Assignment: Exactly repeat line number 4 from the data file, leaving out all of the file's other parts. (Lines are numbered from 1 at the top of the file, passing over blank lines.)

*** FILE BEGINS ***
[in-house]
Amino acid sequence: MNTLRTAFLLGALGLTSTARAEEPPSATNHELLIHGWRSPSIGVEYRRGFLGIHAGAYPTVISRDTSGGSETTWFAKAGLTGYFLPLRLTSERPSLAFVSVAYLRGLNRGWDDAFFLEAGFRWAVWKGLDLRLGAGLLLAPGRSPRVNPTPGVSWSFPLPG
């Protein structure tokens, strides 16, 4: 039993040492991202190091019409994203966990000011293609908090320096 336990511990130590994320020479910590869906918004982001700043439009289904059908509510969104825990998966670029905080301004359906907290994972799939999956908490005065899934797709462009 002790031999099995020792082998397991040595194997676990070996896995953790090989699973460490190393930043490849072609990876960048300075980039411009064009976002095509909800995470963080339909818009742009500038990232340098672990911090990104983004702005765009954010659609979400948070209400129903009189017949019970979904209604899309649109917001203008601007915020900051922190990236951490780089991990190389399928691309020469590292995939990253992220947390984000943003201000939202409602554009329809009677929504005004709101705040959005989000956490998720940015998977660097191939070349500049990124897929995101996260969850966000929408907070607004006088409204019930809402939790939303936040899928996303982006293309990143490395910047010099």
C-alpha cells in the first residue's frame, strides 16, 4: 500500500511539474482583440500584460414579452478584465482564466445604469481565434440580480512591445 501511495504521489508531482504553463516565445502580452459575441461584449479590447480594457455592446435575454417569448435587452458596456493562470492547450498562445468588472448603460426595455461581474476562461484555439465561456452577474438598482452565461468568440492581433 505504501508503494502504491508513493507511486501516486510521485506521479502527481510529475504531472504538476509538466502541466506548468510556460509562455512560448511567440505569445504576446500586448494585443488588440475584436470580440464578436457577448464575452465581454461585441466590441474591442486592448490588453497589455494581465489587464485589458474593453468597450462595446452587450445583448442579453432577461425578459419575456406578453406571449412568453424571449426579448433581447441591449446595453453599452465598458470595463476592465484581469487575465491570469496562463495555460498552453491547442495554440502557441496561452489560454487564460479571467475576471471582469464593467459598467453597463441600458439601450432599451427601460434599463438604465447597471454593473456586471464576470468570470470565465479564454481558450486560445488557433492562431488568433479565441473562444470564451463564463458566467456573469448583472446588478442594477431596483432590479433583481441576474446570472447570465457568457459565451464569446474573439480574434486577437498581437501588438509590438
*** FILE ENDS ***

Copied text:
C-alpha cells in the first residue's frame, strides 16, 4: 500500500511539474482583440500584460414579452478584465482564466445604469481565434440580480512591445 501511495504521489508531482504553463516565445502580452459575441461584449479590447480594457455592446435575454417569448435587452458596456493562470492547450498562445468588472448603460426595455461581474476562461484555439465561456452577474438598482452565461468568440492581433 505504501508503494502504491508513493507511486501516486510521485506521479502527481510529475504531472504538476509538466502541466506548468510556460509562455512560448511567440505569445504576446500586448494585443488588440475584436470580440464578436457577448464575452465581454461585441466590441474591442486592448490588453497589455494581465489587464485589458474593453468597450462595446452587450445583448442579453432577461425578459419575456406578453406571449412568453424571449426579448433581447441591449446595453453599452465598458470595463476592465484581469487575465491570469496562463495555460498552453491547442495554440502557441496561452489560454487564460479571467475576471471582469464593467459598467453597463441600458439601450432599451427601460434599463438604465447597471454593473456586471464576470468570470470565465479564454481558450486560445488557433492562431488568433479565441473562444470564451463564463458566467456573469448583472446588478442594477431596483432590479433583481441576474446570472447570465457568457459565451464569446474573439480574434486577437498581437501588438509590438